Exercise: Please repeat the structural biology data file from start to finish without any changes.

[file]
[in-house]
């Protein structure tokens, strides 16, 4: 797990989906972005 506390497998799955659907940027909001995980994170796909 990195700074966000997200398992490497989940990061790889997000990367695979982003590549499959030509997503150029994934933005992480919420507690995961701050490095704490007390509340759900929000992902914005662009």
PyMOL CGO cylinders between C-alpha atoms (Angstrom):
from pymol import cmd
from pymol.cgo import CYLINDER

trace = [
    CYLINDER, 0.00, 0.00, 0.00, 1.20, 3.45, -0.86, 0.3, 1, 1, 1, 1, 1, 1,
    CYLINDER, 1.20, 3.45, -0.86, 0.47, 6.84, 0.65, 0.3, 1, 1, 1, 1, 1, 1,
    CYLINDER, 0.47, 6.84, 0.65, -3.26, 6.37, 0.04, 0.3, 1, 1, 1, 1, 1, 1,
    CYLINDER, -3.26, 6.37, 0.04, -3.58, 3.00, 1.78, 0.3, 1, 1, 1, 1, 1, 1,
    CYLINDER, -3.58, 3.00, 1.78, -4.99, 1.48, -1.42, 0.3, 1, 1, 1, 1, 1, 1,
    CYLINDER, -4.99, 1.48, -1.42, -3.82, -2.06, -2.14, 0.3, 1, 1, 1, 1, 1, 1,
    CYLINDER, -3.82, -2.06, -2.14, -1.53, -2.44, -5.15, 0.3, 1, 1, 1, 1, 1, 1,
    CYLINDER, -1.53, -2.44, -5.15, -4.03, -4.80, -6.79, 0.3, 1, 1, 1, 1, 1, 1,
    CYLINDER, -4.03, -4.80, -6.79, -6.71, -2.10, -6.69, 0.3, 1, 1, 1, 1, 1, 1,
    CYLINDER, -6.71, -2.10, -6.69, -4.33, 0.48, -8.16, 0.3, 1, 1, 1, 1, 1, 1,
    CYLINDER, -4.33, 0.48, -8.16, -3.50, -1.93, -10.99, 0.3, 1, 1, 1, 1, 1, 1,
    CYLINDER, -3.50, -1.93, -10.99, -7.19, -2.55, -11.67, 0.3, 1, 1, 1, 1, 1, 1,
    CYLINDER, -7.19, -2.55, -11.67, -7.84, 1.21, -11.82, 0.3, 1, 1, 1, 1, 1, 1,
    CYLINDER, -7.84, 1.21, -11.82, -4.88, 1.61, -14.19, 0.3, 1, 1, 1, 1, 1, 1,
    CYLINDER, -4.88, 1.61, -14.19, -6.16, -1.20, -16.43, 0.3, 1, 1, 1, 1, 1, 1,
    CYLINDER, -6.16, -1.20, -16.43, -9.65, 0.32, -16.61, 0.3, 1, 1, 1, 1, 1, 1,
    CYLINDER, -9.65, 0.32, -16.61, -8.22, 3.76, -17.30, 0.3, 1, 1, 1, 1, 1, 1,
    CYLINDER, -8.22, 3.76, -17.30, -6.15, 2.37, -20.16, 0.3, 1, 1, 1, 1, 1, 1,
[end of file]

[in-house]
């Protein structure tokens, strides 16, 4: 797990989906972005 506390497998799955659907940027909001995980994170796909 990195700074966000997200398992490497989940990061790889997000990367695979982003590549499959030509997503150029994934933005992480919420507690995961701050490095704490007390509340759900929000992902914005662009």
PyMOL CGO cylinders between C-alpha atoms (Angstrom):
from pymol import cmd
from pymol.cgo import CYLINDER

trace = [
    CYLINDER, 0.00, 0.00, 0.00, 1.20, 3.45, -0.86, 0.3, 1, 1, 1, 1, 1, 1,
    CYLINDER, 1.20, 3.45, -0.86, 0.47, 6.84, 0.65, 0.3, 1, 1, 1, 1, 1, 1,
    CYLINDER, 0.47, 6.84, 0.65, -3.26, 6.37, 0.04, 0.3, 1, 1, 1, 1, 1, 1,
    CYLINDER, -3.26, 6.37, 0.04, -3.58, 3.00, 1.78, 0.3, 1, 1, 1, 1, 1, 1,
    CYLINDER, -3.58, 3.00, 1.78, -4.99, 1.48, -1.42, 0.3, 1, 1, 1, 1, 1, 1,
    CYLINDER, -4.99, 1.48, -1.42, -3.82, -2.06, -2.14, 0.3, 1, 1, 1, 1, 1, 1,
    CYLINDER, -3.82, -2.06, -2.14, -1.53, -2.44, -5.15, 0.3, 1, 1, 1, 1, 1, 1,
    CYLINDER, -1.53, -2.44, -5.15, -4.03, -4.80, -6.79, 0.3, 1, 1, 1, 1, 1, 1,
    CYLINDER, -4.03, -4.80, -6.79, -6.71, -2.10, -6.69, 0.3, 1, 1, 1, 1, 1, 1,
    CYLINDER, -6.71, -2.10, -6.69, -4.33, 0.48, -8.16, 0.3, 1, 1, 1, 1, 1, 1,
    CYLINDER, -4.33, 0.48, -8.16, -3.50, -1.93, -10.99, 0.3, 1, 1, 1, 1, 1, 1,
    CYLINDER, -3.50, -1.93, -10.99, -7.19, -2.55, -11.67, 0.3, 1, 1, 1, 1, 1, 1,
    CYLINDER, -7.19, -2.55, -11.67, -7.84, 1.21, -11.82, 0.3, 1, 1, 1, 1, 1, 1,
    CYLINDER, -7.84, 1.21, -11.82, -4.88, 1.61, -14.19, 0.3, 1, 1, 1, 1, 1, 1,
    CYLINDER, -4.88, 1.61, -14.19, -6.16, -1.20, -16.43, 0.3, 1, 1, 1, 1, 1, 1,
    CYLINDER, -6.16, -1.20, -16.43, -9.65, 0.32, -16.61, 0.3, 1, 1, 1, 1, 1, 1,
    CYLINDER, -9.65, 0.32, -16.61, -8.22, 3.76, -17.30, 0.3, 1, 1, 1, 1, 1, 1,
    CYLINDER, -8.22, 3.76, -17.30, -6.15, 2.37, -20.16, 0.3, 1, 1, 1, 1, 1, 1,